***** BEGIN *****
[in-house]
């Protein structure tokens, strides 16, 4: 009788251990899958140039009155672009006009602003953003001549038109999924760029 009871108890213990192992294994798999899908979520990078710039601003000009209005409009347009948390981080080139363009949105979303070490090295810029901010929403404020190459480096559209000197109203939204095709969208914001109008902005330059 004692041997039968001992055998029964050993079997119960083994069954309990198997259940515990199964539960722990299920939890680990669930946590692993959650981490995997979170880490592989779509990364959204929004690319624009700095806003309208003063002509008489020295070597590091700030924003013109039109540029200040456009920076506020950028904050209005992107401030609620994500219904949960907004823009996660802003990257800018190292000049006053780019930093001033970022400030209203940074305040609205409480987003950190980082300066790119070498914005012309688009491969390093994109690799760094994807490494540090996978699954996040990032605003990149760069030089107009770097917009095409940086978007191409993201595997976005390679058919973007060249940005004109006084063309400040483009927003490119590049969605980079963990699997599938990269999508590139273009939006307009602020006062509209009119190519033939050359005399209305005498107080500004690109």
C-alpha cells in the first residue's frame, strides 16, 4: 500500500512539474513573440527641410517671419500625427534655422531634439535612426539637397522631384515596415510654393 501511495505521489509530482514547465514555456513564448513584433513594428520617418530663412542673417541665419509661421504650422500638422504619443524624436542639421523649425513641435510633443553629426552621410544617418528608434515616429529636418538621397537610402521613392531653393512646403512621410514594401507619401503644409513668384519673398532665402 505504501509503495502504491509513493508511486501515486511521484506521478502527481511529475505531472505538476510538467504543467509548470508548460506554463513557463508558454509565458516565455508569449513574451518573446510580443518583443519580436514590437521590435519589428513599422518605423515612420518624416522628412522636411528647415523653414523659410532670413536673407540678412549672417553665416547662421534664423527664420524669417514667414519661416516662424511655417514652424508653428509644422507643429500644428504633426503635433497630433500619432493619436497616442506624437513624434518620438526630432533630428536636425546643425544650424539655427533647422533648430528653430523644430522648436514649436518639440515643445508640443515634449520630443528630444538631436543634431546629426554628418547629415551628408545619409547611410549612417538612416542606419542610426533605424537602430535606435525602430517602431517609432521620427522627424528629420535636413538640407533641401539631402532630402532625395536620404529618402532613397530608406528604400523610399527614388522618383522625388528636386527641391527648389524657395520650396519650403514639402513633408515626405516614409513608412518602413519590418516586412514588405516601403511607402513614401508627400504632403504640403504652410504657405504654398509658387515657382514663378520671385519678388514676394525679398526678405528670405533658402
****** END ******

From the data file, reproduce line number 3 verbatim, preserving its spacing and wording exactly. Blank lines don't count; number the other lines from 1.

C-alpha cells in the first residue's frame, strides 16, 4: 500500500512539474513573440527641410517671419500625427534655422531634439535612426539637397522631384515596415510654393 501511495505521489509530482514547465514555456513564448513584433513594428520617418530663412542673417541665419509661421504650422500638422504619443524624436542639421523649425513641435510633443553629426552621410544617418528608434515616429529636418538621397537610402521613392531653393512646403512621410514594401507619401503644409513668384519673398532665402 505504501509503495502504491509513493508511486501515486511521484506521478502527481511529475505531472505538476510538467504543467509548470508548460506554463513557463508558454509565458516565455508569449513574451518573446510580443518583443519580436514590437521590435519589428513599422518605423515612420518624416522628412522636411528647415523653414523659410532670413536673407540678412549672417553665416547662421534664423527664420524669417514667414519661416516662424511655417514652424508653428509644422507643429500644428504633426503635433497630433500619432493619436497616442506624437513624434518620438526630432533630428536636425546643425544650424539655427533647422533648430528653430523644430522648436514649436518639440515643445508640443515634449520630443528630444538631436543634431546629426554628418547629415551628408545619409547611410549612417538612416542606419542610426533605424537602430535606435525602430517602431517609432521620427522627424528629420535636413538640407533641401539631402532630402532625395536620404529618402532613397530608406528604400523610399527614388522618383522625388528636386527641391527648389524657395520650396519650403514639402513633408515626405516614409513608412518602413519590418516586412514588405516601403511607402513614401508627400504632403504640403504652410504657405504654398509658387515657382514663378520671385519678388514676394525679398526678405528670405533658402